If approved by the Arizona Corporation Commission, UniSource’s request would not take effect until 2017 and rooftop solar users who purchased or began their leases before June 1, 2015 would be grandfathered into the proposal.

The political takeaway of this is that the rooftop solar industry has partaken of this form of corporate cronyism for too long. Because of a nationwide agenda to pick winners and losers in the energy sector, the solar energy industry has been heavily subsidized and given special breaks through policies like net metering. The industry cannot survive without some form of government intervention and when government pulls out and allows the market to adjust, these companies oftentimes go bankrupt leaving consumers on the hook and employees without jobs.

Here in Arizona, the battle to keep net metering in place is being waged at town hall meetings like we see in Lake Havasu.

NonSolarCustomers

When a utility company like UniSource proposes a innovative compromise to allow the free market to adjust properly to the benefit of all consumers, they are met with chaos and confusion orchestrated by the rooftop solar industry. These companies pay their lobbyists to circulate among a community to stoke the fears of ratepayers and senior citizens on fixed incomes.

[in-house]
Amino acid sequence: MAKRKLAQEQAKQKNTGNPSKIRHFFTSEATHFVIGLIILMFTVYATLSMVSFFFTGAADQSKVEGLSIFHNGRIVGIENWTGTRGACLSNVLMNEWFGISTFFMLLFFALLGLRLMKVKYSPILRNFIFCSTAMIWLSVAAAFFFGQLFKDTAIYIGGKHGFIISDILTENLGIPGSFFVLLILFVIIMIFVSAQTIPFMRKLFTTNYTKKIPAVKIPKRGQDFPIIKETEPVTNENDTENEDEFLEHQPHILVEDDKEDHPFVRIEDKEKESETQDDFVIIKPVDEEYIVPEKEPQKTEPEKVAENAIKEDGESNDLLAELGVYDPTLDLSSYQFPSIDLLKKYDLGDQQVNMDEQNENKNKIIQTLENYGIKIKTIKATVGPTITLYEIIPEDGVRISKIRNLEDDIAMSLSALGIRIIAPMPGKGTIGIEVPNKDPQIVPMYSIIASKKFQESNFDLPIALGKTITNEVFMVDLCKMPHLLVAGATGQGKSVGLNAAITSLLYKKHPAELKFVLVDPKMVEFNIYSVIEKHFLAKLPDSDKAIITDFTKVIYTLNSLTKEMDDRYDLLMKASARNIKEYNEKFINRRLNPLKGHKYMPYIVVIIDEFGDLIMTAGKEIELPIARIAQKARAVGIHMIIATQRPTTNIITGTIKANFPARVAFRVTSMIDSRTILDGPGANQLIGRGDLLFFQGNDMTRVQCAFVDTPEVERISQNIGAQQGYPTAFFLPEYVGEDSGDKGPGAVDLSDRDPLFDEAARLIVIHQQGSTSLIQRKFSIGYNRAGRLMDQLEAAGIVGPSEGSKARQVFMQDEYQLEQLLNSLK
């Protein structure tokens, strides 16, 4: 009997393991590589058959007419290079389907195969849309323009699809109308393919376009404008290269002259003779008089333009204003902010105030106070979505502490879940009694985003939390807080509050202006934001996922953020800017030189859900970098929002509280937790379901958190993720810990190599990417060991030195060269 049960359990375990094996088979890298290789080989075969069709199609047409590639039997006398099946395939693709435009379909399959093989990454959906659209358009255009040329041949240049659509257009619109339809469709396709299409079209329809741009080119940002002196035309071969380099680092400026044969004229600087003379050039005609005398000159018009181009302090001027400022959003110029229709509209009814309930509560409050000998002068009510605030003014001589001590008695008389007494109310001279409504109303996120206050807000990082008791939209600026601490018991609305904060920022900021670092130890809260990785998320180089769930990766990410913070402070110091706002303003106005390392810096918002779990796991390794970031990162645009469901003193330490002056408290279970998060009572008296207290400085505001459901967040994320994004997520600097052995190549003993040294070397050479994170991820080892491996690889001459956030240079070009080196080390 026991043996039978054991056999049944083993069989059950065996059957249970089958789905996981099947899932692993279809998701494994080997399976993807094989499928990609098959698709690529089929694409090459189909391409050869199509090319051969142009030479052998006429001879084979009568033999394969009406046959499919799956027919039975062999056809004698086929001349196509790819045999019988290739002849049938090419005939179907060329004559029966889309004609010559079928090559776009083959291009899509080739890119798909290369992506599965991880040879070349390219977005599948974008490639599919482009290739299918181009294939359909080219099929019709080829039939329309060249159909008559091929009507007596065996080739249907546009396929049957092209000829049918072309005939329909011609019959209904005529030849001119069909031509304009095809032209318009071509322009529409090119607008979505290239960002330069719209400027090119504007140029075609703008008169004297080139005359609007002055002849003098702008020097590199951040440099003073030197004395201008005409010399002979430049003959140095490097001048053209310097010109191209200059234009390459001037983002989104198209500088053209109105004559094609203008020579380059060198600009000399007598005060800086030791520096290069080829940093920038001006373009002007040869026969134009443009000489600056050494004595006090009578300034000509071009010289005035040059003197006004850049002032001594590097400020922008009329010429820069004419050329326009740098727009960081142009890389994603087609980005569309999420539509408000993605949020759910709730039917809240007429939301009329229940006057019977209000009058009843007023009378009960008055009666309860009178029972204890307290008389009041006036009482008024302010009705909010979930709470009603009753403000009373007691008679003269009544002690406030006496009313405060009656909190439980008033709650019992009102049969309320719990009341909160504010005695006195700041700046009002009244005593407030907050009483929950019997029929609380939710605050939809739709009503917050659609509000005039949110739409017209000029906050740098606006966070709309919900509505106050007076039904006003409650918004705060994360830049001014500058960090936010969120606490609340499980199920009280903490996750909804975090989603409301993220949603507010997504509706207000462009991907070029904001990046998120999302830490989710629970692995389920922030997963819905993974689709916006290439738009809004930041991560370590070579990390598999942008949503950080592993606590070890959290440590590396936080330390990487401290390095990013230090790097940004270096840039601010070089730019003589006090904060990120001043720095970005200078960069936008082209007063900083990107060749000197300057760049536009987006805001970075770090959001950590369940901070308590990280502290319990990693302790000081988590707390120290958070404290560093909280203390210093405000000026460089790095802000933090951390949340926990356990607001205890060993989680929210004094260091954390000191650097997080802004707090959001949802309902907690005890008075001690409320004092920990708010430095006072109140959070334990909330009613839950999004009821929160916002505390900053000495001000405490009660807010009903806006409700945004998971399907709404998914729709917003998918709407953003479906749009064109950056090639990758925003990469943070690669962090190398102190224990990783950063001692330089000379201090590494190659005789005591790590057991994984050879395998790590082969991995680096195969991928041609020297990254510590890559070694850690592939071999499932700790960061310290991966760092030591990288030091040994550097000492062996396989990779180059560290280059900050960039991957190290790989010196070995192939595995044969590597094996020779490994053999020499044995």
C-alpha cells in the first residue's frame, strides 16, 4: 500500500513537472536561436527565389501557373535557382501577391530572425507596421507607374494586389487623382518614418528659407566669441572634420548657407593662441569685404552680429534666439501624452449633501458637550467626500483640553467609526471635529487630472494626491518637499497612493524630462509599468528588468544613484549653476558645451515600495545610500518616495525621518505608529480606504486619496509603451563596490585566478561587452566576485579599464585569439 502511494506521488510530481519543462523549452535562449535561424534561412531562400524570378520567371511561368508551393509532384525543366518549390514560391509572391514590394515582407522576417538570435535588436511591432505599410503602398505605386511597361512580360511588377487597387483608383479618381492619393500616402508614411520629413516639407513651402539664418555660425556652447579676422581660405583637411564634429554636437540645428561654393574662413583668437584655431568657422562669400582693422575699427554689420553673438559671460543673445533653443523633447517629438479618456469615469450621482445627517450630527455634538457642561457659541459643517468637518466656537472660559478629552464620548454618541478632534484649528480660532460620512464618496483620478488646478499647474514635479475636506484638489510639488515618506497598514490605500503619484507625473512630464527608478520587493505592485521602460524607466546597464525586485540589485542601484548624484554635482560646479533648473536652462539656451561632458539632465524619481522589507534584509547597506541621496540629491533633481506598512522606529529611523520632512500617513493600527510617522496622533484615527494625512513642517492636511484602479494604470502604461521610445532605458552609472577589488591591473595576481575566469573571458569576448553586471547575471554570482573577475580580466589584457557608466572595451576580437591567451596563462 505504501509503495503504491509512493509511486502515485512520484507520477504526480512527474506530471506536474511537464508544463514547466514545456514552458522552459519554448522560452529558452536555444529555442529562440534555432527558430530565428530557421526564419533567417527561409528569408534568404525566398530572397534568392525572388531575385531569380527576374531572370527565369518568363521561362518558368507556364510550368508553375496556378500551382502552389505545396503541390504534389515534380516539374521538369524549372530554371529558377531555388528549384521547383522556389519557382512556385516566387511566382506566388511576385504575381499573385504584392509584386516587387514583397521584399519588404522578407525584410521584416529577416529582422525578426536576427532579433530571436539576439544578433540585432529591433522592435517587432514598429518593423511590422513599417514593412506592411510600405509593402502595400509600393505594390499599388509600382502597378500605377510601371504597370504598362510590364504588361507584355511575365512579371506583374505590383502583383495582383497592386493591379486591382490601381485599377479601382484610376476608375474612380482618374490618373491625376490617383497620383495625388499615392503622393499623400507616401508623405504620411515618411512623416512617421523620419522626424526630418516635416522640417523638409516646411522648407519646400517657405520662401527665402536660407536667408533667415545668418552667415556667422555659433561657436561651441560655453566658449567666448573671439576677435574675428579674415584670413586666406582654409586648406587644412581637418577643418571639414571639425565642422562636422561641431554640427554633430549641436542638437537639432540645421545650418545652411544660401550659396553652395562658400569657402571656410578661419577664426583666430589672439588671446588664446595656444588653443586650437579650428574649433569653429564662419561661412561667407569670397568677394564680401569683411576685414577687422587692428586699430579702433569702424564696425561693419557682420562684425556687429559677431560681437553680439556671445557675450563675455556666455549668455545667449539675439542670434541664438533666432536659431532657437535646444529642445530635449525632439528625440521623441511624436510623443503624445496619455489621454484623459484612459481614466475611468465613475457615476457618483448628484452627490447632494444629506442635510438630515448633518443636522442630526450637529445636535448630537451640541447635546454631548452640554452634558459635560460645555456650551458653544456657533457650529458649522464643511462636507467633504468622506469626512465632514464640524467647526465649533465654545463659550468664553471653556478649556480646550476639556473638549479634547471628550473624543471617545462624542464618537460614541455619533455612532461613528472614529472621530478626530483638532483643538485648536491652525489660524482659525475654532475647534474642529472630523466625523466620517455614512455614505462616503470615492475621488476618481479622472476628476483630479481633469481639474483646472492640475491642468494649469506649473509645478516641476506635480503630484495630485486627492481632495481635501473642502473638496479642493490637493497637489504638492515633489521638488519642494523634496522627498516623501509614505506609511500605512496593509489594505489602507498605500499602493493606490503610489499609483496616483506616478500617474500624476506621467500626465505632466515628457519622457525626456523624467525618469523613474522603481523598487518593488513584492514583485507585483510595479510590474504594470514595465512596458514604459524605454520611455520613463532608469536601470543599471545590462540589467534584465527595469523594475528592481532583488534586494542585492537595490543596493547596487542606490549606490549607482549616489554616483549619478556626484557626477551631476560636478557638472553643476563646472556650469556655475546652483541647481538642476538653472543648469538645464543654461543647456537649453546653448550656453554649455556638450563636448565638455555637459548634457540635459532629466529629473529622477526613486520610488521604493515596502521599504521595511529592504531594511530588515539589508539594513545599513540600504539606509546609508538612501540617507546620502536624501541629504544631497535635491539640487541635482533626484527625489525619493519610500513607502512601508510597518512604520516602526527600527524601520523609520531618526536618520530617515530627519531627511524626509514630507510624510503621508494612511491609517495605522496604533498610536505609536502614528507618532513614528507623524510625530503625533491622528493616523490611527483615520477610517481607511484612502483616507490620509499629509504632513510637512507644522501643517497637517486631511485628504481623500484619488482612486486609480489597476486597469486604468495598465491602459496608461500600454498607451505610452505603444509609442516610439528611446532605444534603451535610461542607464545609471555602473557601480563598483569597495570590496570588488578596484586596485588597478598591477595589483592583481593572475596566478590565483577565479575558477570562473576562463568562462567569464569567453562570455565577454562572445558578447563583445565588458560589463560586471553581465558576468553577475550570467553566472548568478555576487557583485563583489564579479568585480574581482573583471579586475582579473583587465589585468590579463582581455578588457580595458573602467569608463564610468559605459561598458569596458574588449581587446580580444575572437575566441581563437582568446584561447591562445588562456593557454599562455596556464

What they won’t tell you is that they want a bigger bite at the apple of government subsidies and special deals. Meanwhile, its the ratepayers who bear the burden – those who cannot afford $40,000 systems and those who were told sunny days were ahead when they leased one.

Corporation Commissioners will conduct another hearing in Lake Havasu sometime in the next two weeks.

There’s Nothing Conservative or Independent About the Current Rooftop Solar Industry

Rooftop solar is one of the greatest technologies one can invest in these days. The cost of the rooftop units are coming down; it allows individuals to move toward self-sustainability; It reduces our dependence on foreign oil; and it even allows individuals to go entirely off grid and operate independent of utility companies.